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Making a difference with Payroll Giving

About three years ago I was approached and asked to help set up a Corporate Ambassadors Group for Rossendale Hospice. I hesitated.

Of course, I knew about hospices but had no personal involvement and I certainly didn’t understand much about their funding.

I started by finding out more about the magnificent work the hospice does.  The day-to-day support for patients – something as simple as the luxury of an accessible bath or shower, arts and crafts activities, complementary therapies, a drop-in centre for those newly diagnosed with a life-threatening illness and the amazing care that is given to patients at home.

The accountant in me kicked in too. I learned that in a typical year the hospice has to find around 60 per cent of its funds from hospice shops, legacies, fundraising events and donations. Rossendale is typical of hospices across the country.

For that the vision for Rossendale Corporate Ambassadors Group became clear. We wanted it to bring together business leaders, to reach out to other businesses and then within all of our workforces to inform, motivate and inspire all of our people about the hospice.

More than that, we needed to understand how to make it easy for our people to donate both their money and their time to the hospice.

That’s why Cassons was delighted to sponsor an event to highlight the potential of Payroll Giving schemes back in March which was attended by East Lancashire Chamber’s Diamond Ambassadors as well as representatives from Rossendale, East Lancs and Pendleside hospices.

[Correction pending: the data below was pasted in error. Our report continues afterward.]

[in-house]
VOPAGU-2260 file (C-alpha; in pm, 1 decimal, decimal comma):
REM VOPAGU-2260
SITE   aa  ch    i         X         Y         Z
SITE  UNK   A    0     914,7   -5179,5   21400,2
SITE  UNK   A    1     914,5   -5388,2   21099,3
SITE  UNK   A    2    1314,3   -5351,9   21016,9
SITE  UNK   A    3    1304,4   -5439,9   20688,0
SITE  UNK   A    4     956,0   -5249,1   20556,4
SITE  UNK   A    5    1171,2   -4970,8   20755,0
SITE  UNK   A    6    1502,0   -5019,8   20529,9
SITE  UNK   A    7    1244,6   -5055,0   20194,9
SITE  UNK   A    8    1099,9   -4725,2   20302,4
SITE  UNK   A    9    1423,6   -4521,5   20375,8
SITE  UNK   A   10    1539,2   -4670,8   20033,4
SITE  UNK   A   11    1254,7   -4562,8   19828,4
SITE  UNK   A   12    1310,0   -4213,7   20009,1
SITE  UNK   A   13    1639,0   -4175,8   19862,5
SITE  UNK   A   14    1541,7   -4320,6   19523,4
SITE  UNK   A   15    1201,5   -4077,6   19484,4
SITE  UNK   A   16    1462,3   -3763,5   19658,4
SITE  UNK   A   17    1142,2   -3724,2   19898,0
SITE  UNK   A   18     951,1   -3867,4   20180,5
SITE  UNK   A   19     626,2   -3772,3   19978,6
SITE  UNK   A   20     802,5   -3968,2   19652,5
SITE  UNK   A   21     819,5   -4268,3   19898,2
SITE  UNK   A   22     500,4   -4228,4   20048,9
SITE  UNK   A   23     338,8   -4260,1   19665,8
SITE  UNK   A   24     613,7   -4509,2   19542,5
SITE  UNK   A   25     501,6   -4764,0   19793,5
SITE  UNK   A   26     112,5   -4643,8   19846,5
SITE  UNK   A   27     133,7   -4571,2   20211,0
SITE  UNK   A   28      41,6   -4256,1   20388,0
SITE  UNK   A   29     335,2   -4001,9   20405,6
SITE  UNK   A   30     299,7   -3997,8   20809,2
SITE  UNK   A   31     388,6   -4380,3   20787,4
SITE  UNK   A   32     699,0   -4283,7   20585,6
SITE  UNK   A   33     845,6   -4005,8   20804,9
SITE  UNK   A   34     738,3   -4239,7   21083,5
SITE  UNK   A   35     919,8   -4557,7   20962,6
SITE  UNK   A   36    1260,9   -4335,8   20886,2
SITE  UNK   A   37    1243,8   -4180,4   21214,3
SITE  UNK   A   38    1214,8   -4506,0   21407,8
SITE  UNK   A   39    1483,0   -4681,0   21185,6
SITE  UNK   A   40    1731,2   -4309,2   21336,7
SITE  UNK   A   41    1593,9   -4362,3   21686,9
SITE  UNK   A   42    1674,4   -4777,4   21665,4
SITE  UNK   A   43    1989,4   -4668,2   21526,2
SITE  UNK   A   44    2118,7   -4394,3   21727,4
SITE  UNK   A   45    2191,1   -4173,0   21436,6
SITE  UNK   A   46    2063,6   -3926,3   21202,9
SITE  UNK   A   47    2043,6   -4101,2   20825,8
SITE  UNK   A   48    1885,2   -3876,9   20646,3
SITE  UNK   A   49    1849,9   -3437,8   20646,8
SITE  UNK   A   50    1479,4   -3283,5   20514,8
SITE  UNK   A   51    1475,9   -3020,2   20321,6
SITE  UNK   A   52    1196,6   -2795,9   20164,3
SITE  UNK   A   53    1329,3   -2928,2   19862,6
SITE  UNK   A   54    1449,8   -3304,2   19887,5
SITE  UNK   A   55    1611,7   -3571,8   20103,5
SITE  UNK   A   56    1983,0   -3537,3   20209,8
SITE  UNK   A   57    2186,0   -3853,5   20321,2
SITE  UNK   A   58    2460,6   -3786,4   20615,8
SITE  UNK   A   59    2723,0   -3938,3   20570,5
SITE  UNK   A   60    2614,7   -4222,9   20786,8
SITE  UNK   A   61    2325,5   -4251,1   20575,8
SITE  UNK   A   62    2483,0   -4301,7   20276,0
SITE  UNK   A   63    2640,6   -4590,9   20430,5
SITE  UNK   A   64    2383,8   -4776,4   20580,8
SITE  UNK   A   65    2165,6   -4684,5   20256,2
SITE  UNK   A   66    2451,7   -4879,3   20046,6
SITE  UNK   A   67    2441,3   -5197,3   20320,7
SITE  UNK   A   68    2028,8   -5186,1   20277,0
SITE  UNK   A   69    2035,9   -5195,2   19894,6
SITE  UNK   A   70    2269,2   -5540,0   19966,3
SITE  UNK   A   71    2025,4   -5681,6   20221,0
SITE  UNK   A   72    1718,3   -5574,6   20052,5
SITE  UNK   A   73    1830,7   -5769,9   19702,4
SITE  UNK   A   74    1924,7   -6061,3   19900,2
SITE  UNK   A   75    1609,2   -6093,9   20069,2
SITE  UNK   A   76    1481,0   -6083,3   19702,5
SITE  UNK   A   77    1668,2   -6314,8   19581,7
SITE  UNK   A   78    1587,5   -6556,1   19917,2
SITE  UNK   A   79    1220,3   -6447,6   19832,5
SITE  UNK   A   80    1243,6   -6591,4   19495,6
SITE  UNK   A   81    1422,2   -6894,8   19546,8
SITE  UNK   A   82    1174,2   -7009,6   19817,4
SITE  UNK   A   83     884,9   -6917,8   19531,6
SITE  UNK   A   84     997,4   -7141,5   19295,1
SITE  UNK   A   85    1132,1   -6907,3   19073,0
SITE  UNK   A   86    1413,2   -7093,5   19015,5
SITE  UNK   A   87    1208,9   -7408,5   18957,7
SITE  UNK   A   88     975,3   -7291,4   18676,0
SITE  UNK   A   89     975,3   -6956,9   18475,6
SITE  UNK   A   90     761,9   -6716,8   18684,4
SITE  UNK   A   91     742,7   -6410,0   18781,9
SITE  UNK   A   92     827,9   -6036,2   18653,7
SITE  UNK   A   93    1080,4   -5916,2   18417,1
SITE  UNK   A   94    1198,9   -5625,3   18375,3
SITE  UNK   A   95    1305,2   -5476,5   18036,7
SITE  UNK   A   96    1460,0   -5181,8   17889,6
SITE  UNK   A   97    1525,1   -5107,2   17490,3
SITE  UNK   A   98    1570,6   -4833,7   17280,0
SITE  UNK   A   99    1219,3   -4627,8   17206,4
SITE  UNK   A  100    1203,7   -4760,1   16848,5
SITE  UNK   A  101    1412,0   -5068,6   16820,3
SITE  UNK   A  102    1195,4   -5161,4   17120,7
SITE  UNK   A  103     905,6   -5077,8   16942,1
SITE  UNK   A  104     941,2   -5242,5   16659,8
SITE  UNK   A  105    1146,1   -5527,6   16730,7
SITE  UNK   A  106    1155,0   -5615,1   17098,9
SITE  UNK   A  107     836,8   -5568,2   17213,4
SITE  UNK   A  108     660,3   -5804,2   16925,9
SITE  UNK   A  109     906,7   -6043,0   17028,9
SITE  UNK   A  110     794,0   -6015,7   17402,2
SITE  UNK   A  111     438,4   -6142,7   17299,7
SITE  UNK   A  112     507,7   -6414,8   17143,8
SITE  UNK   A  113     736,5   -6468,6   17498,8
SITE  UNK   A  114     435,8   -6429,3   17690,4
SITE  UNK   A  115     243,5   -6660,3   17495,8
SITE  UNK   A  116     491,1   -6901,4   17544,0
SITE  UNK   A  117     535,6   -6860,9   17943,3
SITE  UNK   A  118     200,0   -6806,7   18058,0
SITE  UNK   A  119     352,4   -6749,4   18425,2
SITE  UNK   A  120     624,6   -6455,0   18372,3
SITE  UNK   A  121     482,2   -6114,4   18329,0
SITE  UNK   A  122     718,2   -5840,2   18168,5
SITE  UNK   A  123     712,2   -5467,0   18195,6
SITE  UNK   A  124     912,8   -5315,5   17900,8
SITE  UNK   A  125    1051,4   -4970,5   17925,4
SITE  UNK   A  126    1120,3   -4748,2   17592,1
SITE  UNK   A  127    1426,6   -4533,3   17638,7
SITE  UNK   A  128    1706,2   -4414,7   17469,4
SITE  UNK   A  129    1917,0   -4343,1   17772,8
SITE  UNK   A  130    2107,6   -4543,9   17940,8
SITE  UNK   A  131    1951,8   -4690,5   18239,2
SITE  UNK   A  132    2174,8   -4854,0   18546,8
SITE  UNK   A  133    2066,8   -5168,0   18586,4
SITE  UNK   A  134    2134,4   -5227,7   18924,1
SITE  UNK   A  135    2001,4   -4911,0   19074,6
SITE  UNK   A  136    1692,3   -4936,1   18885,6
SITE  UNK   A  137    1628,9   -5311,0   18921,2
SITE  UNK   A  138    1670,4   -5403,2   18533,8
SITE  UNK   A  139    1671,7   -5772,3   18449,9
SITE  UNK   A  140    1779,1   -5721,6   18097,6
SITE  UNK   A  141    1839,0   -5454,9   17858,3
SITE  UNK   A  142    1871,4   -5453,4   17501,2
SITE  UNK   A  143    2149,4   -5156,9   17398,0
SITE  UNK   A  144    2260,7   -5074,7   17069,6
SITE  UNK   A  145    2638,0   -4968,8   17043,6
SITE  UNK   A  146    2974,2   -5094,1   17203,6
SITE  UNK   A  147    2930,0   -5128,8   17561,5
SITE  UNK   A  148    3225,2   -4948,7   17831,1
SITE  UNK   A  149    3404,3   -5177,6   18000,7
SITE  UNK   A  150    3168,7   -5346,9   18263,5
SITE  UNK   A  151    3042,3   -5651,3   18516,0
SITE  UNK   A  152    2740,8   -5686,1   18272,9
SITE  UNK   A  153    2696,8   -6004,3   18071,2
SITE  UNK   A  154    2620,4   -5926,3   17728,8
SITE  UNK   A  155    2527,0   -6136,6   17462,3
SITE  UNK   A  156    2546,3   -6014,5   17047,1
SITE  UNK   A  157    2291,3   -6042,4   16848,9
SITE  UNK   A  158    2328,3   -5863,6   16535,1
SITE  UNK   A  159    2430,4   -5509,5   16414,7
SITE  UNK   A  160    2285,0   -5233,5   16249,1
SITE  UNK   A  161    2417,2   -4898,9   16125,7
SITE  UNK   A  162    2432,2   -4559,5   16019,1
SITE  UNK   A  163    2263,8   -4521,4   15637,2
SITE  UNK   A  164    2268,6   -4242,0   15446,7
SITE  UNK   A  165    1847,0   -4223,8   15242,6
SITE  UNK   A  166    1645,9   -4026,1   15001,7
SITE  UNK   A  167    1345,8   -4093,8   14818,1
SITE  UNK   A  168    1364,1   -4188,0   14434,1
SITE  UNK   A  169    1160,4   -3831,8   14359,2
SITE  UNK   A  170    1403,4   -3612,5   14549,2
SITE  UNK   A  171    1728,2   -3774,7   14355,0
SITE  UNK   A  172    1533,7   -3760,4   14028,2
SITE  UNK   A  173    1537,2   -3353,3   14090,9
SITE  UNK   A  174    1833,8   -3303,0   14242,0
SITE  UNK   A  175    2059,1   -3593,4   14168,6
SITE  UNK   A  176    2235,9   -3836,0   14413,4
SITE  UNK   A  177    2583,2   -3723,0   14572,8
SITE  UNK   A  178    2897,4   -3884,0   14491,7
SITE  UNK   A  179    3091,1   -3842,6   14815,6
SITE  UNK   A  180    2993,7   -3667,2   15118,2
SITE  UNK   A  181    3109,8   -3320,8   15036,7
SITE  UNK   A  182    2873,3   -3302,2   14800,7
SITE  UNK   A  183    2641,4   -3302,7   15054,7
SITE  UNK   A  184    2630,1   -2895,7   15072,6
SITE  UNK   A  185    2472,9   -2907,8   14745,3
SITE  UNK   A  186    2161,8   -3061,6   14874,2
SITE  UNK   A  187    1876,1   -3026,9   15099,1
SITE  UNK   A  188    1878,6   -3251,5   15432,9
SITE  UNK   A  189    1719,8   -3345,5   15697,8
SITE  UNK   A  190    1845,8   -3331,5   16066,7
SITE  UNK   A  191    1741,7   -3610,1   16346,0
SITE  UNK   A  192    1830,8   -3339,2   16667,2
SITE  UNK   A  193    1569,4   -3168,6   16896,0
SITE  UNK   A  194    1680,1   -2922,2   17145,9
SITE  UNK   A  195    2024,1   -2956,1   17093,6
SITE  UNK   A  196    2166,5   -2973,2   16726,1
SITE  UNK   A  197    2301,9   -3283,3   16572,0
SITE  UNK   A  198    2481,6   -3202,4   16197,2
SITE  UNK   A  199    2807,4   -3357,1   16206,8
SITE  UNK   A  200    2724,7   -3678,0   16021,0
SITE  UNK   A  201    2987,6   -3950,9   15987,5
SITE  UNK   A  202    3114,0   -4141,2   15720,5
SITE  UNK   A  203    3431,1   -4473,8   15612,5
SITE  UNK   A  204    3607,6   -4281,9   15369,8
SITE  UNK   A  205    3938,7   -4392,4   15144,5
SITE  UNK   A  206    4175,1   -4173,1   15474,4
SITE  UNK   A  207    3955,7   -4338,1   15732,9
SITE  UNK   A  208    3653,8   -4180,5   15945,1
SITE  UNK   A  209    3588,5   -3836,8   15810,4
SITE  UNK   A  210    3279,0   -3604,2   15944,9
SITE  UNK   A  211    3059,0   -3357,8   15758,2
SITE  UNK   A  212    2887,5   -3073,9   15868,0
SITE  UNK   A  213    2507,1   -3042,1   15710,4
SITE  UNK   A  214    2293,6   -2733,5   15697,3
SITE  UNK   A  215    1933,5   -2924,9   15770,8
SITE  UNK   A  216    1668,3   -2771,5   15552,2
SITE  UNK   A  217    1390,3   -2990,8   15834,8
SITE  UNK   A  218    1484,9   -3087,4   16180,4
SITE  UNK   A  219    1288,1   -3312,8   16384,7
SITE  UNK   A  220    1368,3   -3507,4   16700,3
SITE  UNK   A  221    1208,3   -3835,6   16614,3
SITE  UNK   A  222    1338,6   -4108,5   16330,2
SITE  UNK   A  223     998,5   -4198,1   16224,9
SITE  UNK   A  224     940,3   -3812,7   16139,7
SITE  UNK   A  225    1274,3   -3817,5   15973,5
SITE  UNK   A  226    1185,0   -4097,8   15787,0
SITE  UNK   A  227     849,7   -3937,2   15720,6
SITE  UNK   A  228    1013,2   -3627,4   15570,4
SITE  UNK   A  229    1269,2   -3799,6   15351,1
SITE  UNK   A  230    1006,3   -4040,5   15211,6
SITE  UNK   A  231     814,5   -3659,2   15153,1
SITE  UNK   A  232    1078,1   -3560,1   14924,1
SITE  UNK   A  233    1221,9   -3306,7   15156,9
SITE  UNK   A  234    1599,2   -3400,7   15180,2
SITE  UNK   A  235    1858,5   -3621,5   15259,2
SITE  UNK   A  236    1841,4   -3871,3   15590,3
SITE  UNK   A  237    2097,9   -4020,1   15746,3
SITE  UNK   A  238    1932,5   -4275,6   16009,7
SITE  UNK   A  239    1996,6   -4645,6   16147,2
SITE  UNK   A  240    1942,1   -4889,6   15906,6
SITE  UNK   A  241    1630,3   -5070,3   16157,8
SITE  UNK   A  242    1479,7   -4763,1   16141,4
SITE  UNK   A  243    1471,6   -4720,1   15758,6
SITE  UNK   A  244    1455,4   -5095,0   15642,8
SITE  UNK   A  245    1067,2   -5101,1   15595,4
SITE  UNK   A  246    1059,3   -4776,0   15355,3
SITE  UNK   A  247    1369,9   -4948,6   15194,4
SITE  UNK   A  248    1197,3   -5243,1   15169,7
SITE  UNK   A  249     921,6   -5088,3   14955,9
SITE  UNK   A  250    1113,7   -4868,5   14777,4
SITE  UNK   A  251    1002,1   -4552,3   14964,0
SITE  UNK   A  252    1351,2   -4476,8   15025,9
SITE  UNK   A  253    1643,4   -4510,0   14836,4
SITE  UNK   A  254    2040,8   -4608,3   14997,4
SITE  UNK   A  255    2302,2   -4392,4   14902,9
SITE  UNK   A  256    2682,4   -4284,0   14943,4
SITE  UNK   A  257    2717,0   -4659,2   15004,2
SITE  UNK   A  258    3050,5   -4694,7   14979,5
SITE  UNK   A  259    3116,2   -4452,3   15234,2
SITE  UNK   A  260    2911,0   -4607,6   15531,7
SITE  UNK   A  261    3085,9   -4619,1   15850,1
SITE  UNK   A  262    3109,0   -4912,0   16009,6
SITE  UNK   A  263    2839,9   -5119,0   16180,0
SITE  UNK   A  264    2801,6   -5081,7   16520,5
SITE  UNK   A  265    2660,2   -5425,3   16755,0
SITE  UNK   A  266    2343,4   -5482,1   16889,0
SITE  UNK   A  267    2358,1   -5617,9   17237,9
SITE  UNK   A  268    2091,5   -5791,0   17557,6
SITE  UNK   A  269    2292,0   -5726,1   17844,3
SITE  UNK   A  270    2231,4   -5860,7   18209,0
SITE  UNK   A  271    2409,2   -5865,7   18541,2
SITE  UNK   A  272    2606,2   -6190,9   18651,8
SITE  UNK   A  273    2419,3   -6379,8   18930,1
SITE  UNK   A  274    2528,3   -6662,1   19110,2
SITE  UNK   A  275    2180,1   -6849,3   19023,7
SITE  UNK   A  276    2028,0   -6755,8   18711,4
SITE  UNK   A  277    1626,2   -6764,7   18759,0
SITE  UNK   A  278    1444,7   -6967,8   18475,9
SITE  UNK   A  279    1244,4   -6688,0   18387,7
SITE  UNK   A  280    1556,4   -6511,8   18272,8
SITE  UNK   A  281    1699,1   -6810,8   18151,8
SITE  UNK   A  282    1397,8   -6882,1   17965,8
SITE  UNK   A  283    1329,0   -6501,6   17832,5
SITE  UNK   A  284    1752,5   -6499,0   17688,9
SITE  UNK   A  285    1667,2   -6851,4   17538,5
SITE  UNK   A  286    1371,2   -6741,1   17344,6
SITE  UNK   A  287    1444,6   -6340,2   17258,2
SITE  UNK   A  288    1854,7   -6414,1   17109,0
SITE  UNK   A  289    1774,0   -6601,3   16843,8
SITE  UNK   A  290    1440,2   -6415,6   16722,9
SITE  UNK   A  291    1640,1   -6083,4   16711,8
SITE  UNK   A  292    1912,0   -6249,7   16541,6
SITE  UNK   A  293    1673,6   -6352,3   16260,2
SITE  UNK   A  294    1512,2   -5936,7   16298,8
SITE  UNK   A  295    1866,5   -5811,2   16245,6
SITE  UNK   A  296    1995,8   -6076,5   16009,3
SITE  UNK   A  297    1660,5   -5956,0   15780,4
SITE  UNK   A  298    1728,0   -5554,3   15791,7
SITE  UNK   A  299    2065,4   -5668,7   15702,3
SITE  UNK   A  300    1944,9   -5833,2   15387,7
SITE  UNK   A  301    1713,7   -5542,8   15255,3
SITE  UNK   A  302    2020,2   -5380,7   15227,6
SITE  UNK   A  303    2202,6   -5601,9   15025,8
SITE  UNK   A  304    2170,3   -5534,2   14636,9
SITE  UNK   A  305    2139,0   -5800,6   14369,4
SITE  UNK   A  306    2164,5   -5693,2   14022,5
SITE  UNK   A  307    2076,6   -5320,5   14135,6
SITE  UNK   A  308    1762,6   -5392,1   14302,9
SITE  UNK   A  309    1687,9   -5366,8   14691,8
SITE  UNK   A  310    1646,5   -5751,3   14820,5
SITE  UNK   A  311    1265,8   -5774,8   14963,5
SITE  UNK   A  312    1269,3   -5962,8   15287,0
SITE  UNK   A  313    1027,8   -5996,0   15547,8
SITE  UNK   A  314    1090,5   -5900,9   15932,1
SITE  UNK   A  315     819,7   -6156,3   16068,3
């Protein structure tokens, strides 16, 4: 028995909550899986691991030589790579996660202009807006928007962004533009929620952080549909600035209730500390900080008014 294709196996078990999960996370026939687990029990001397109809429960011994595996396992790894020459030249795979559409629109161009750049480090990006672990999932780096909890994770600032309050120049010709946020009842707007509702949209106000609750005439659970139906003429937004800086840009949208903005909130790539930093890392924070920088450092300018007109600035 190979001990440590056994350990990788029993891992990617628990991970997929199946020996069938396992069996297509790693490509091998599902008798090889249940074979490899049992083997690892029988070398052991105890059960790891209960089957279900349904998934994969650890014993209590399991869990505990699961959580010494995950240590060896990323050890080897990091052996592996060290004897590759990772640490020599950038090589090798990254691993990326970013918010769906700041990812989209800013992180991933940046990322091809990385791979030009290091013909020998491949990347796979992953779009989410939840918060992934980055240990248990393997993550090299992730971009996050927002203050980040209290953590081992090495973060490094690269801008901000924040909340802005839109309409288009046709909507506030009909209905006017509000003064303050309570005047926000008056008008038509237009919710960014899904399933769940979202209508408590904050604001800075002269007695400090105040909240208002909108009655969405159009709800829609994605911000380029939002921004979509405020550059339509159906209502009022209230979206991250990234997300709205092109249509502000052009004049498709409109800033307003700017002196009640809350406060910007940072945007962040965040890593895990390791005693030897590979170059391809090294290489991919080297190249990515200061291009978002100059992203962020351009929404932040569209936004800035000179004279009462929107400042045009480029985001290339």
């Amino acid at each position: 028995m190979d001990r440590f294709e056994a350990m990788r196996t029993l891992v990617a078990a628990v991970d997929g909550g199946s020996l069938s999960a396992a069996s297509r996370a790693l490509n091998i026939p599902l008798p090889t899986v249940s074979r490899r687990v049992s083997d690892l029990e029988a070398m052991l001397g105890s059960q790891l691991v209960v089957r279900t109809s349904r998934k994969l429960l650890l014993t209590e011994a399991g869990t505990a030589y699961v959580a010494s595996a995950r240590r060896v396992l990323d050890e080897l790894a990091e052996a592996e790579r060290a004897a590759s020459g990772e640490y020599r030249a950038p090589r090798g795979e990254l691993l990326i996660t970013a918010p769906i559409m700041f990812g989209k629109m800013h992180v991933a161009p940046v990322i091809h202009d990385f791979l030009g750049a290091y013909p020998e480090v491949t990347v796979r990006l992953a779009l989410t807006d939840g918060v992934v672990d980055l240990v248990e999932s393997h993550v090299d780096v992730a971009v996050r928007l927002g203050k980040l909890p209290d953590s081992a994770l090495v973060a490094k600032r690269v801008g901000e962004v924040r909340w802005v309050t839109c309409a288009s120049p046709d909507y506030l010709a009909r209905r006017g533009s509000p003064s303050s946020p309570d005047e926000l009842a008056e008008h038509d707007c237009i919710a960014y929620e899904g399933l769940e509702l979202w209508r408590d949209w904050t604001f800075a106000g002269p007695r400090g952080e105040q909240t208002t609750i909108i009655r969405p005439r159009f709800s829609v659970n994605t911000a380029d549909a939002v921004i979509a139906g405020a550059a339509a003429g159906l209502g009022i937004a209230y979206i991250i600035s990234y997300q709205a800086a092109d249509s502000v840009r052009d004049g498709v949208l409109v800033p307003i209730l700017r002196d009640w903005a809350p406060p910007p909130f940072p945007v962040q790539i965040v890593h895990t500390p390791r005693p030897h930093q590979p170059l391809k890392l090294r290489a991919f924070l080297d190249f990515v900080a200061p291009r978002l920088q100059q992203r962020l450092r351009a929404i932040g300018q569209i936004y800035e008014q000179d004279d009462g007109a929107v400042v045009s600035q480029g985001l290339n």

Payroll Giving is a very simple way for businesses to encourage employees to make tax efficient donations to the hospices or indeed the charity of their choice. It’s a government-backed scheme where employers collect payments from employees and these are sent in one transaction to a Payroll Giving agency who then distribute the funds to the individual charities.

It’s a mechanism and it could make a massive difference but business leaders have a vital role to play too. We need to explain, encourage, educate our people about the work of the hospices and help them understand exactly how they can make a difference.

After all we are the people whose friends and families are likely to benefit from the services of the hospice in the years to come.

It’s called Corporate Social Responsibility — I call it making a difference.

3 Apr 17
Les Nutter, Managing Partner